Nina Berlin Rubin is a 4th year PhD candidate in Earth System Science. Nina's research focuses on human behavior and decision-making in the face of acute climate extremes such as wildfire, wildfire smoke, and hurricanes.
Education & Certifications
B.A., Duke University, Environmental Science and Policy (2017)
As California burns: the psychology of wildfire- and wildfire smoke-related migration intentions.
Population and environment
Climate change impacts and rapid development in the wildland-urban interface are increasing population exposure and vulnerability to the harmful effects of wildfire and wildfire smoke. The direct and indirect effects of these hazards may impact future mobility decisions among populations at risk. To better understand how perceptions and personal experience inform wildfire- and smoke-associated migration intentions, we surveyed a representative sample of 1108 California residents following the 2020 wildfire season. We assessed the associations between threat appraisal, coping appraisal, personal experience, migration intentions, the impact of wildfire and smoke on migration intentions and place satisfaction, and the potential likelihood of future migration. Results indicate that roughly a third of our sample intended to move in the next 5years, nearly a quarter of whom reported that wildfire and smoke impacted their migration decision at least a moderate amount. Prior negative outcomes (e.g., evacuating, losing property) were associated with intentions to migrate. Perceived susceptibility and prior negative outcomes were associated with a greater impact of wildfire and smoke on migration intentions. For those intending to remain in place, prior negative outcomes were associated with a greater impact of wildfire and smoke on place satisfaction, which was in turn associated with a greater reported likelihood of future migration. Our findings suggest that perceptions of and experiences with wildfire and smoke may impact individual mobility decisions. These insights may be leveraged to inform risk communications and outreach campaigns to encourage wildfire and smoke risk mitigation behaviors and to improve climate migration modeling.
View details for DOI 10.1007/s11111-022-00409-w
View details for PubMedID 36032962
Exploring how climate change subjective attribution, personal experience with extremes, concern, and subjective knowledge relate to pro-environmental attitudes and behavioral intentions in the United States
JOURNAL OF ENVIRONMENTAL PSYCHOLOGY
View details for DOI 10.1016/j.jenvp.2021.101728
View details for Web of Science ID 000727738400004
A path forward for qualitative research on sustainability in the COVID-19 pandemic.
The unique strengths of qualitative research, through in-depth inquiry and identification of unexpected themes and linkages, is essential to our growing understanding of COVID-19's impacts on the social world and its intersection with sustainability science. However, many challenges-physical, psychological, and ethical in nature-face qualitative researchers during the pandemic, as social distancing and travel restrictions prevent in-person field work. In this paper, we outline the essential contributions of qualitative study to sustainability science, discuss current challenges, and in turn, provide recommendations for researchers.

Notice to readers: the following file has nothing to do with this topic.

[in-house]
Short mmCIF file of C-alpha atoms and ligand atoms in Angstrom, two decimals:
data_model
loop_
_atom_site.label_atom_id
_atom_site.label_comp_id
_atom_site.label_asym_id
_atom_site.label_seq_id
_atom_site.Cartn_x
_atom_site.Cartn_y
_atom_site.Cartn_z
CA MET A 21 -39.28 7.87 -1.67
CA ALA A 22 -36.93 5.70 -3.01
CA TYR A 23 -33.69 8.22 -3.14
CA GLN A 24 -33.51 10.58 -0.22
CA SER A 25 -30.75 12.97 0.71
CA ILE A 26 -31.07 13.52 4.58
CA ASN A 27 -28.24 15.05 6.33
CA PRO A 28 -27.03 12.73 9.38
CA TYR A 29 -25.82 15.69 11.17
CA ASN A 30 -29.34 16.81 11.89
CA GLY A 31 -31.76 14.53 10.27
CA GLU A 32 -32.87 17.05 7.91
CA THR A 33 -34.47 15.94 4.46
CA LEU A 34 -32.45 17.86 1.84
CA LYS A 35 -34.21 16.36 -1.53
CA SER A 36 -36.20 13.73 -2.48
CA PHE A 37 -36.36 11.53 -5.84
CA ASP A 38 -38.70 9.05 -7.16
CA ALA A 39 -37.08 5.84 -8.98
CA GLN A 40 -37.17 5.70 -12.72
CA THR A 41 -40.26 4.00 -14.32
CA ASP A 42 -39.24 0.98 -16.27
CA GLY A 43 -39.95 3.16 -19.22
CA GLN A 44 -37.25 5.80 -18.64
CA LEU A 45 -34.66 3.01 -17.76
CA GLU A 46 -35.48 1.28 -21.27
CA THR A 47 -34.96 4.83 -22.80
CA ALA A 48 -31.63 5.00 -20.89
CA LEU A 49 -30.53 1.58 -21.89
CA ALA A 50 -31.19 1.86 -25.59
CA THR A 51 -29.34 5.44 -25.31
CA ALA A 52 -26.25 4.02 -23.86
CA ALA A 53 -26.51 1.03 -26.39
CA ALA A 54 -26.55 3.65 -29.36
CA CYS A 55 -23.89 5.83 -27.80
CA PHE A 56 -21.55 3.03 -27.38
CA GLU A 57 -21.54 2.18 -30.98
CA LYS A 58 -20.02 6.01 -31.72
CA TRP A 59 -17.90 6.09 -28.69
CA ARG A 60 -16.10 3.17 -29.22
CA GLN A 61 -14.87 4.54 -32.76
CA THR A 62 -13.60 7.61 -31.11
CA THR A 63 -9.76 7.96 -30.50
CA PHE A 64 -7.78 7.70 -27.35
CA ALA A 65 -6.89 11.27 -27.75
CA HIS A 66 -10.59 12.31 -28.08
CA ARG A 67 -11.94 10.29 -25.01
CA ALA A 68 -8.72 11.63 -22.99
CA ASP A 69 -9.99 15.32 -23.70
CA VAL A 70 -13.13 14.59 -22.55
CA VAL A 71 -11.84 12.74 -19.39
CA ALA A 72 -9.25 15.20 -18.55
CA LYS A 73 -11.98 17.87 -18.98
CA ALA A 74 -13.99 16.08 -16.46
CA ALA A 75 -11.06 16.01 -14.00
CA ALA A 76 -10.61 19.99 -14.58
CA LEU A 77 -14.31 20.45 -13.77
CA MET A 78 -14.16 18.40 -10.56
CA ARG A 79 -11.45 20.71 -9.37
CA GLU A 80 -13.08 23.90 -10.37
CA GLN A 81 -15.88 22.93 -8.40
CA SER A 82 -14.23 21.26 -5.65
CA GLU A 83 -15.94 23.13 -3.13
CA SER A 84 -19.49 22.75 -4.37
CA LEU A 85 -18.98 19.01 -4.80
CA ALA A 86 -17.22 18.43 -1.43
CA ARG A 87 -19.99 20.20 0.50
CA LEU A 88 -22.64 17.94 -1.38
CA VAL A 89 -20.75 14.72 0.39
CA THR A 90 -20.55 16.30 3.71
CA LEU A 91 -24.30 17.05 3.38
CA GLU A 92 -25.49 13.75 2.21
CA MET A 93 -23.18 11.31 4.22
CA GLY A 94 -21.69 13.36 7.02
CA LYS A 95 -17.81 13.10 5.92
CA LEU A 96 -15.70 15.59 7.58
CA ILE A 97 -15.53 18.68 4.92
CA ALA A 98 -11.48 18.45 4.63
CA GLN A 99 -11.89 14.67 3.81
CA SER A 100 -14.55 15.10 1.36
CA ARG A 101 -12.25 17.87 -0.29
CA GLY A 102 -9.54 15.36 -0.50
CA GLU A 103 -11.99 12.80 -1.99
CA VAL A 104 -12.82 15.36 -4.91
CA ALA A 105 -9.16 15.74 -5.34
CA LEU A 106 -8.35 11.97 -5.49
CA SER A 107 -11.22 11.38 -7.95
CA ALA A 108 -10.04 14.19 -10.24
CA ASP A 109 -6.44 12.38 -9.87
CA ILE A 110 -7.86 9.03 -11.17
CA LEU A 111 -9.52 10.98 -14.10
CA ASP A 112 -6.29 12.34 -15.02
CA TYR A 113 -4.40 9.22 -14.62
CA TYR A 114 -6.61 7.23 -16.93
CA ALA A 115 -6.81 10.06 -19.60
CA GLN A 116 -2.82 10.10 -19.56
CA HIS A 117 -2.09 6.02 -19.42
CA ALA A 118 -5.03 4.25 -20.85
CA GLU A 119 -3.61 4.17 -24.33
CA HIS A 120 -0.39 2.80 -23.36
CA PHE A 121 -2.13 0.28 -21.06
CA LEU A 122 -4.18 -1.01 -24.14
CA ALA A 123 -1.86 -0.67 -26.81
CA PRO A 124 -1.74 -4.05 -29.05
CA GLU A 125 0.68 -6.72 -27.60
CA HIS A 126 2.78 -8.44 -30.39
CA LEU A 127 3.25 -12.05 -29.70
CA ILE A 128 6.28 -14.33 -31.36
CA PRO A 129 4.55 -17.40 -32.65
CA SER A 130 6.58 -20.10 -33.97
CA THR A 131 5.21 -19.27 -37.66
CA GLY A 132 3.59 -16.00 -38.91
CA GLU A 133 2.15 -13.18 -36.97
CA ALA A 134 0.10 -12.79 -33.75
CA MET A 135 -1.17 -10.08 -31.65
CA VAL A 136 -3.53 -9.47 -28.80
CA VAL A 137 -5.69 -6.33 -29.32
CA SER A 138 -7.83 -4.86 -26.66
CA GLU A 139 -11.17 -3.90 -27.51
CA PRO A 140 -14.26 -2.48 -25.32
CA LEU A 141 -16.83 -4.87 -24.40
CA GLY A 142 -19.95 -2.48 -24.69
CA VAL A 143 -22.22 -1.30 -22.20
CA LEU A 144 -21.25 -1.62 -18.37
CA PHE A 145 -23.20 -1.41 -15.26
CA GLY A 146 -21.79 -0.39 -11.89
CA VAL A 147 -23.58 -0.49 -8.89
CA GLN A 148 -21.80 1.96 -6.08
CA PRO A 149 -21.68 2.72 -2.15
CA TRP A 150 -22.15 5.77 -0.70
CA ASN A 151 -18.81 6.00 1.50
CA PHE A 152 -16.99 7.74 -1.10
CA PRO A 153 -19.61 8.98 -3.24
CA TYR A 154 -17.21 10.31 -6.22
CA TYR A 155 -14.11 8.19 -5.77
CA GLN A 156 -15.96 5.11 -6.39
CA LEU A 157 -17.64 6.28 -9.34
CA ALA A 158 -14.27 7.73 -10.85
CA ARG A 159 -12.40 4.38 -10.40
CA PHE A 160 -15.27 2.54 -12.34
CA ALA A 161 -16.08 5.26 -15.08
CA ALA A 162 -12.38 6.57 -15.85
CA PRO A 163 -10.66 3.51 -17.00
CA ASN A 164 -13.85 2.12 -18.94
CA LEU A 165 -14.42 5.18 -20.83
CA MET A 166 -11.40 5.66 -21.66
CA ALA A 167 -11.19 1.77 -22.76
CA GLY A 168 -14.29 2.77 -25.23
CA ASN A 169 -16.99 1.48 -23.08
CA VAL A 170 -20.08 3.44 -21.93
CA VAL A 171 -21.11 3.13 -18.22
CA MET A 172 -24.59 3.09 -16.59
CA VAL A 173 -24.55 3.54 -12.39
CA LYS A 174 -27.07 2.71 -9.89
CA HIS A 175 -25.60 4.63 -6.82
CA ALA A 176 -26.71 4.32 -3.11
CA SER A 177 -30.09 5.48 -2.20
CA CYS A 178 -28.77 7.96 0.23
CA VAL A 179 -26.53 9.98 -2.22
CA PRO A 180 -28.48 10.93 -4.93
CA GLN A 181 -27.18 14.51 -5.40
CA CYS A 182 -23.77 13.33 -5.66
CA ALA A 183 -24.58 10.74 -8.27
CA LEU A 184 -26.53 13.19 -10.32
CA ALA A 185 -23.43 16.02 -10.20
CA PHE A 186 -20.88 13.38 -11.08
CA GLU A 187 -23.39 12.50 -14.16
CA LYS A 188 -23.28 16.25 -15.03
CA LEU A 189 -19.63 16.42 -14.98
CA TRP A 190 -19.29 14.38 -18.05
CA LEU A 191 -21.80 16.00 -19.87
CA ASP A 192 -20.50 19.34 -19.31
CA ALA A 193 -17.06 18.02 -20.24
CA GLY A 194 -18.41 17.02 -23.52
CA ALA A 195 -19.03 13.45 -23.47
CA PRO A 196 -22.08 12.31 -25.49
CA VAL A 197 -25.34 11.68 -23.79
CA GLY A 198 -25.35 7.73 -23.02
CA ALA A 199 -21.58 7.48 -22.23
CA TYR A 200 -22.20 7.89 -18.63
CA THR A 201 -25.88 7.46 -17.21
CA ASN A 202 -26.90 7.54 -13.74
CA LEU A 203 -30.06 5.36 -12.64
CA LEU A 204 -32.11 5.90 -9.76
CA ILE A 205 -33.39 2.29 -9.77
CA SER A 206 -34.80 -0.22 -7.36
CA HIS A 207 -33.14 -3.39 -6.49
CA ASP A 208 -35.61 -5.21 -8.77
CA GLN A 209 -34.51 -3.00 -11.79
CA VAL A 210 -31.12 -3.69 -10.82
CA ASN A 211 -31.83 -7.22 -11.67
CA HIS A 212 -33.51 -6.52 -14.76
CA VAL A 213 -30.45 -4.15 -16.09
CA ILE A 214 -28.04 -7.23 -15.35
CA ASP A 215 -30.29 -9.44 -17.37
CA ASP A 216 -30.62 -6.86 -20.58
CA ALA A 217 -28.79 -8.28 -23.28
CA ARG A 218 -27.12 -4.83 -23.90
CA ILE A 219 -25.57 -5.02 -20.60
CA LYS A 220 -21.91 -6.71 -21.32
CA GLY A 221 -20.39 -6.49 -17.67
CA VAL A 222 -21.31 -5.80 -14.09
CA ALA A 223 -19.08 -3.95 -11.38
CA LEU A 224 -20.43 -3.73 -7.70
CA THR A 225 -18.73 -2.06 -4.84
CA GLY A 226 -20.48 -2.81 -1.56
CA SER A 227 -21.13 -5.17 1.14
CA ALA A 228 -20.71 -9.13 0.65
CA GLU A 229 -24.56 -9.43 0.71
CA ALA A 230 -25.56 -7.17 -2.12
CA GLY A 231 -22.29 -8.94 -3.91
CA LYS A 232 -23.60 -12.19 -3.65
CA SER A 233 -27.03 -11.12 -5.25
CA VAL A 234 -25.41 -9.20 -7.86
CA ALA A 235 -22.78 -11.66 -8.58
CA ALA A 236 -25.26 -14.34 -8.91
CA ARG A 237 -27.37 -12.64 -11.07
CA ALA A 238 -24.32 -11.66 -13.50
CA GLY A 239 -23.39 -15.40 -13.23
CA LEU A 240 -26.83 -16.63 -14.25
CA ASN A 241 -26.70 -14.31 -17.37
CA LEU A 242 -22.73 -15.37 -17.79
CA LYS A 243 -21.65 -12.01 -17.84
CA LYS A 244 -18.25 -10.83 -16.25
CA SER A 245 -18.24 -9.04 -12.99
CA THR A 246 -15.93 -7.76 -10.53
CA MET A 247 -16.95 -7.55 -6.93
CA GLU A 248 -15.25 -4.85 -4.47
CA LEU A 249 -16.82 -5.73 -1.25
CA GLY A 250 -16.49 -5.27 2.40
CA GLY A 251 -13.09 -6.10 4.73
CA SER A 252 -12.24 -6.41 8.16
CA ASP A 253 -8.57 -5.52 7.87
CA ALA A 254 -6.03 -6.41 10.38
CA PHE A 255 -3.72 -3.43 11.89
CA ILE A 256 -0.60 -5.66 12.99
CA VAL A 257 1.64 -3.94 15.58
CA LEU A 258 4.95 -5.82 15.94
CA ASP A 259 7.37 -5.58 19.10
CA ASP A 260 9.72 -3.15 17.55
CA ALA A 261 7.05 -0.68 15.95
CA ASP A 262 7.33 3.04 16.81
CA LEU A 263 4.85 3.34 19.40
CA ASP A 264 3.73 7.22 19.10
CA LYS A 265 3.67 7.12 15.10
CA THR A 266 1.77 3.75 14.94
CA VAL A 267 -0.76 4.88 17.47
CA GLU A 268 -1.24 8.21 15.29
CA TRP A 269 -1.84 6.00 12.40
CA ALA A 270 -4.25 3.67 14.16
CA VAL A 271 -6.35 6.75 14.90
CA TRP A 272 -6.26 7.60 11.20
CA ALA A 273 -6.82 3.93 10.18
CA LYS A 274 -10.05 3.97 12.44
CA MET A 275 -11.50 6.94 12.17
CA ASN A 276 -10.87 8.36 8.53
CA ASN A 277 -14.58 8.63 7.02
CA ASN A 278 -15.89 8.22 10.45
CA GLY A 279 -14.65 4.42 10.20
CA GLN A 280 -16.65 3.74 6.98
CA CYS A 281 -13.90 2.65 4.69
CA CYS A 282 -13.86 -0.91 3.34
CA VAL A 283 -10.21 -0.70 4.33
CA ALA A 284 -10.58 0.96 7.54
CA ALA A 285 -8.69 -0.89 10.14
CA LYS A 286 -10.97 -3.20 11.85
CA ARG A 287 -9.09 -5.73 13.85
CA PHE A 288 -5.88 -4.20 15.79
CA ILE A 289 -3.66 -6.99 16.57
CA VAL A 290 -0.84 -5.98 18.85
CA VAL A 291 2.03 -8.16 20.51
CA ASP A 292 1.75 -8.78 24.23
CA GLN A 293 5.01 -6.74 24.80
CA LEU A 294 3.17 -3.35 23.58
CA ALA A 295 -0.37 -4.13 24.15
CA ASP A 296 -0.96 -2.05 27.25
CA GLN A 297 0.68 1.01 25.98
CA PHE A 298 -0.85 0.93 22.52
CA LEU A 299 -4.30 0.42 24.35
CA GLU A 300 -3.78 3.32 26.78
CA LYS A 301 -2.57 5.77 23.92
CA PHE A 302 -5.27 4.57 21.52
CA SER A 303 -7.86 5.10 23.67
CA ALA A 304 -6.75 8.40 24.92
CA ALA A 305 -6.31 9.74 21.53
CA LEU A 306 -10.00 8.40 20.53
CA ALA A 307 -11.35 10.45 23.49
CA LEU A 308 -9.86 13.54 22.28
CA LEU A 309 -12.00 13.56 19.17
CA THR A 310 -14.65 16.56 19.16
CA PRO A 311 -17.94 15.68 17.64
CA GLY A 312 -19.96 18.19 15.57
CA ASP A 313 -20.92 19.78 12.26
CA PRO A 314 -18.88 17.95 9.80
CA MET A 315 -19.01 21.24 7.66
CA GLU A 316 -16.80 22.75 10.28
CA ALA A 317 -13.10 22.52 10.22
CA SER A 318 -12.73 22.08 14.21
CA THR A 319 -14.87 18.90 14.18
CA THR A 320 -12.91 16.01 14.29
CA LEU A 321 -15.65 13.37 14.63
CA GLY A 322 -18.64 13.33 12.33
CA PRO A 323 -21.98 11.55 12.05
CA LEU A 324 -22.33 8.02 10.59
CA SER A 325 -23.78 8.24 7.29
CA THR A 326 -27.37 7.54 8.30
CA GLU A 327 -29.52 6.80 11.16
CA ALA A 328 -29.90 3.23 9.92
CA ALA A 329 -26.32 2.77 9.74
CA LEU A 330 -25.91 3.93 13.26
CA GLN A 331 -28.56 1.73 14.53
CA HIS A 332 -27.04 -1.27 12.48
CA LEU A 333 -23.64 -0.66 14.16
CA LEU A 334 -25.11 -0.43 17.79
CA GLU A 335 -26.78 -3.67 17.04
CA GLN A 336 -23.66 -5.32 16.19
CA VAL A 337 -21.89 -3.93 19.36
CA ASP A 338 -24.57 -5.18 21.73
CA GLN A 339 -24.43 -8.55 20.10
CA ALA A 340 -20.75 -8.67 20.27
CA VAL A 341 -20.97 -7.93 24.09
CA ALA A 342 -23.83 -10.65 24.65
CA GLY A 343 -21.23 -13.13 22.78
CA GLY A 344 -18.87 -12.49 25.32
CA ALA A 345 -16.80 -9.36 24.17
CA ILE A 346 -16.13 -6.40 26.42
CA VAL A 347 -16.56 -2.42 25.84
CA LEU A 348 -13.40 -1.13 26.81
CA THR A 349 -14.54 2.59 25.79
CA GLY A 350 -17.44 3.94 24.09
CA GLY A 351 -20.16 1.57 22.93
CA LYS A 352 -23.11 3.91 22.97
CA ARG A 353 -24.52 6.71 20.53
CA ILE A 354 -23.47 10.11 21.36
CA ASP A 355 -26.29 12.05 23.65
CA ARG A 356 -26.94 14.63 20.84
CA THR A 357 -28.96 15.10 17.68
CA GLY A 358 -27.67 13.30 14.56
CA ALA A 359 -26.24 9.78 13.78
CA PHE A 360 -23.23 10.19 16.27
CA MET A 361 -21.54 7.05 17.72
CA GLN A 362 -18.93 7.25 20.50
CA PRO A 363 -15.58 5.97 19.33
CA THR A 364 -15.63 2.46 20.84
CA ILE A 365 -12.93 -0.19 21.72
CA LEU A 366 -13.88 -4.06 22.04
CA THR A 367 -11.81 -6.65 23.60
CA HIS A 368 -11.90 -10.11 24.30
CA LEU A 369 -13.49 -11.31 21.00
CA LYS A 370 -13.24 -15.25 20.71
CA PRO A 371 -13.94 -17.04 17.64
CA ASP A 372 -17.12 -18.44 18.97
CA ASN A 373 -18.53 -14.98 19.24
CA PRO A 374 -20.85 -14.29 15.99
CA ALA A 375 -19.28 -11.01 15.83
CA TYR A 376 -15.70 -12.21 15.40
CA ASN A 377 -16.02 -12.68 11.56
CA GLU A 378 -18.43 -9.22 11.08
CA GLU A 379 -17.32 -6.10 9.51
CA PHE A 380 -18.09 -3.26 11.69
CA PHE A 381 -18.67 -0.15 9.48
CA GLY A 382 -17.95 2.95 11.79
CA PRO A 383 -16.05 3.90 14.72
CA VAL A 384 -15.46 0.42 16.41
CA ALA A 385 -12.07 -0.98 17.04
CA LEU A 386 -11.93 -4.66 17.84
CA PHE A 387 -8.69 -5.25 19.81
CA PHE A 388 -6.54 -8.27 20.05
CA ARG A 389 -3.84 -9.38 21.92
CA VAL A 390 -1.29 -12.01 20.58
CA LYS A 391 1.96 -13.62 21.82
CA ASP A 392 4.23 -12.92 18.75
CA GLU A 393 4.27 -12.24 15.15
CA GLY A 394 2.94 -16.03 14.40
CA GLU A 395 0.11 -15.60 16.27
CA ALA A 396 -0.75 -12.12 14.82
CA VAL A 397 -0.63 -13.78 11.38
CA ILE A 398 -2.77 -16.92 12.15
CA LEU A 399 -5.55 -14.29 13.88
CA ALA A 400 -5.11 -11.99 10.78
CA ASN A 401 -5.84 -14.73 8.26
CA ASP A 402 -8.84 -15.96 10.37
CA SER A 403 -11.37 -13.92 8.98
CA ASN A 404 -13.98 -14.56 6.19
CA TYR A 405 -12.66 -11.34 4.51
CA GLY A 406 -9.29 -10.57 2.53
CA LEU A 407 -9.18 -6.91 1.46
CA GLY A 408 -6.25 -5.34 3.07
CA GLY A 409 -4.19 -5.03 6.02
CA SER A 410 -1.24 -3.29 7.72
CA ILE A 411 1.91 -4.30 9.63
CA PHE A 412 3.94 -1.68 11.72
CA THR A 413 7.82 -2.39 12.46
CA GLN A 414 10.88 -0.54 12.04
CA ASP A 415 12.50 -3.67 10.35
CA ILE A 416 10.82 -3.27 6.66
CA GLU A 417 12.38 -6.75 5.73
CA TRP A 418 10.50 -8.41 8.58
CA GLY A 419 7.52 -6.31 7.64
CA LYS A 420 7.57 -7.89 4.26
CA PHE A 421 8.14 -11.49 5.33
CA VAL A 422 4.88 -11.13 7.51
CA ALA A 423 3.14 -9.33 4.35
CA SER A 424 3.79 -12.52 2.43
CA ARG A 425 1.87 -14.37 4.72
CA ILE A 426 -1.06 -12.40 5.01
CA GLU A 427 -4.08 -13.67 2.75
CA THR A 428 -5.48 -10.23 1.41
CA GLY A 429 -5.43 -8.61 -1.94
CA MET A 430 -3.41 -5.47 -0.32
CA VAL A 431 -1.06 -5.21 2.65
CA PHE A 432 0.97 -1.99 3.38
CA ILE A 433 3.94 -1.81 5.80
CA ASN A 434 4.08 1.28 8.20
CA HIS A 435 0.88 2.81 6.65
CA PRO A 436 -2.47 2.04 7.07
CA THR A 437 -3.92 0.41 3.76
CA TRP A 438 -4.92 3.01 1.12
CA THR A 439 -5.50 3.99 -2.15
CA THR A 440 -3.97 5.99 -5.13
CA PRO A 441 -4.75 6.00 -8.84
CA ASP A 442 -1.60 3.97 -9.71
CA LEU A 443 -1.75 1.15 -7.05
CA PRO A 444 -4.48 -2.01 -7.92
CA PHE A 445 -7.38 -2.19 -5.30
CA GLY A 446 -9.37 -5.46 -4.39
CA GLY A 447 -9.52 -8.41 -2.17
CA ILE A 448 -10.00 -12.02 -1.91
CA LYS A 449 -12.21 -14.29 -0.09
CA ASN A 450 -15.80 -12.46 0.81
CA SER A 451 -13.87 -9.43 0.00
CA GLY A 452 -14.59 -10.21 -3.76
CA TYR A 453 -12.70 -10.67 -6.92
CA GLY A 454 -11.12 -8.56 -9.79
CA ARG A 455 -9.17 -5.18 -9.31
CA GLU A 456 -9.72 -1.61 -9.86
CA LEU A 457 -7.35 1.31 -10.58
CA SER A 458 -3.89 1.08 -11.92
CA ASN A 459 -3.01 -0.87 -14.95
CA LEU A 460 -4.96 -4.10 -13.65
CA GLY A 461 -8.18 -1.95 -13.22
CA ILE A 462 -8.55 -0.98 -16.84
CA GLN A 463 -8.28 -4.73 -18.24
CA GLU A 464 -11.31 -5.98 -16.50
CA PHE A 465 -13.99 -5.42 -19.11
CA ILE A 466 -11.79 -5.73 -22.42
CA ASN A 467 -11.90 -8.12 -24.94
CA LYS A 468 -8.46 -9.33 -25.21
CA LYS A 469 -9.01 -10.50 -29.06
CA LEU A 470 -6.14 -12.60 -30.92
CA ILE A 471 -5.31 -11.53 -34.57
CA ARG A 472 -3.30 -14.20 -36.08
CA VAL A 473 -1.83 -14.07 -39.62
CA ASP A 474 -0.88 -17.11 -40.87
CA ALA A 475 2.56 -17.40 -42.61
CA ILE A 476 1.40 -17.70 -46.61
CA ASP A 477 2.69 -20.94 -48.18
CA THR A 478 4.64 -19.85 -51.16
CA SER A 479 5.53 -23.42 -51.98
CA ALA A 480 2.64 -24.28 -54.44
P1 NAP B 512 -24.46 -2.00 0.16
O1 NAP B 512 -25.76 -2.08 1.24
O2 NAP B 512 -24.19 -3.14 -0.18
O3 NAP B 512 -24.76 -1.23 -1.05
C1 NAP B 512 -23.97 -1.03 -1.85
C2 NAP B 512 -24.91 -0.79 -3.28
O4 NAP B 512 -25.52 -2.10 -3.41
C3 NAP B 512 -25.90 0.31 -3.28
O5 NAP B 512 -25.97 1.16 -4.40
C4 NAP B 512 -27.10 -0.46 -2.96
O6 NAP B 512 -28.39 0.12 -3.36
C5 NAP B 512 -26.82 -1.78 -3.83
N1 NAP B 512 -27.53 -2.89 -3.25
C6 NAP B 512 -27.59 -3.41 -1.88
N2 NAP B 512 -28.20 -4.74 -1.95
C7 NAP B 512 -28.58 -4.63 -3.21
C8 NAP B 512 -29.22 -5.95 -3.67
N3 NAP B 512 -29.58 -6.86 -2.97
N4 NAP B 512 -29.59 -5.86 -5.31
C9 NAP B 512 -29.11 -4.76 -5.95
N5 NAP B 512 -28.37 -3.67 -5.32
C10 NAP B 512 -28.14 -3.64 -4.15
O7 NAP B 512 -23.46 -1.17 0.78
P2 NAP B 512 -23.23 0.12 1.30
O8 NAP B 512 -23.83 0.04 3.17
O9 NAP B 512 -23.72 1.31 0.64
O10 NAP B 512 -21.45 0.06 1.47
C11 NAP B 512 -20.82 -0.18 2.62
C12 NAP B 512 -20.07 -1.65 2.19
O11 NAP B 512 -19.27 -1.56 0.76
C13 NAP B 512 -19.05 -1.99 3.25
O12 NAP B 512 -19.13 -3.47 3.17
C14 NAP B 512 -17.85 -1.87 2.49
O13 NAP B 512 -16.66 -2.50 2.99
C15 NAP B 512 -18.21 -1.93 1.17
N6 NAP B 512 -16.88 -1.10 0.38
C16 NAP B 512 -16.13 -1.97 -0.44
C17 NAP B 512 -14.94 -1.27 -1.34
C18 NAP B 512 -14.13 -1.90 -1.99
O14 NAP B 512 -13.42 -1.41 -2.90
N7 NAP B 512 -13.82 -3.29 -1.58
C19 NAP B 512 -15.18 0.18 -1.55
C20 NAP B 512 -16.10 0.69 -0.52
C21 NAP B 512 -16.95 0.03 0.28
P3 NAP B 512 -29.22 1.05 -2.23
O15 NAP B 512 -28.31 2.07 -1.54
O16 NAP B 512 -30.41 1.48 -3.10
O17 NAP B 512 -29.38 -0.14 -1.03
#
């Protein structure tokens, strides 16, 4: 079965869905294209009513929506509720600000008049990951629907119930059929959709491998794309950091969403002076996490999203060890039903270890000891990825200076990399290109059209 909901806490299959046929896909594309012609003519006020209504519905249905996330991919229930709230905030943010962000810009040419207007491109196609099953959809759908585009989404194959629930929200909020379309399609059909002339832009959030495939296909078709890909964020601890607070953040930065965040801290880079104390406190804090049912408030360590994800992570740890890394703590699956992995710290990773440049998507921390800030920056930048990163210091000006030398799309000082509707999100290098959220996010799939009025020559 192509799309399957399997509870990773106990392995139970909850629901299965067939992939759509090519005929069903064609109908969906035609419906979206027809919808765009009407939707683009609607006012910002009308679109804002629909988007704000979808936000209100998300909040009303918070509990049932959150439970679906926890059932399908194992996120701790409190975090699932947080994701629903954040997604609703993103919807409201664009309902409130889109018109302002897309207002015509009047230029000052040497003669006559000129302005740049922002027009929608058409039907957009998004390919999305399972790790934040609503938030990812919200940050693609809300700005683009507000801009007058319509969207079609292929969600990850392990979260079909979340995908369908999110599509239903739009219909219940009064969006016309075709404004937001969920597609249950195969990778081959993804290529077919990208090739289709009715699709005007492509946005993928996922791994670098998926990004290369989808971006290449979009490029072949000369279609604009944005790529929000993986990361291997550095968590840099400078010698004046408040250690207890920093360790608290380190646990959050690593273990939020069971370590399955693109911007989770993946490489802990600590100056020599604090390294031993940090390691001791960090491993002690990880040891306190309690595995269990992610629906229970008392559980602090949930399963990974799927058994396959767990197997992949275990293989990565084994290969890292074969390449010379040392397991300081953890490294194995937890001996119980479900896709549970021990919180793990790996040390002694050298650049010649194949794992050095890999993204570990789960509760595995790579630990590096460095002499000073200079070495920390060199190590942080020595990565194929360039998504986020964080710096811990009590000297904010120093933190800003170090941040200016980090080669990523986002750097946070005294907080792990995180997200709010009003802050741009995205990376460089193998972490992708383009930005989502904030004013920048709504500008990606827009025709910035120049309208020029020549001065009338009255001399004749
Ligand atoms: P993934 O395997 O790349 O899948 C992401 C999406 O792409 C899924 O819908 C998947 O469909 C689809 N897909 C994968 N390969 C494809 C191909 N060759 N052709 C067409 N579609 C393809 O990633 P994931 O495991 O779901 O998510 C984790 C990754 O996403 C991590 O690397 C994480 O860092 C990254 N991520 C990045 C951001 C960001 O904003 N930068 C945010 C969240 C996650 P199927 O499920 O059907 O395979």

View details for DOI 10.1007/s11625-020-00894-8
View details for PubMedID 33495701
Process Evaluation of a Community-Based Microbial Larviciding Intervention for Malaria Control in Rural Tanzania.
International journal of environmental research and public health
2020; 17 (19)
Microbial larviciding can be an effective component of integrated vector management malaria control schemes, although it is not commonly implemented. Moreover, quality control and evaluation of intervention activities are essential to evaluate the potential of community-based larviciding interventions. We conducted a process evaluation of a larval source management intervention in rural Tanzania where local staff were employed to apply microbial larvicide to mosquito breeding habitats with the aim of long-term reductions in malaria transmission. We developed a logic model to guide the process evaluation and then established quantitative indicators to measure intervention success. Quantitative analysis of intervention reach, exposure, and fidelity was performed to assess larvicide application, and interviews with larviciding staff were reviewed to provide context to quantitative results. Results indicate that the intervention was successful in terms of reach, as staff applied microbial larvicide at 80% of identified mosquito breeding habitats. However, the dosage of larvicide applied was sufficient to ensure larval elimination at only 26% of sites, which does not meet the standard set for intervention fidelity. We propose that insufficient training and protocol adaptation, environment and resource issues, and human error contributed to low larvicide application rates. This demonstrates how several small, context-specific details in sum can result in meaningful differences between intervention blueprint and execution. These findings may serve the design of other larval source management interventions by demonstrating the value of additional training, supervision, and measurement and evaluation of protocol adherence.
View details for DOI 10.3390/ijerph17197309
View details for PubMedID 33036350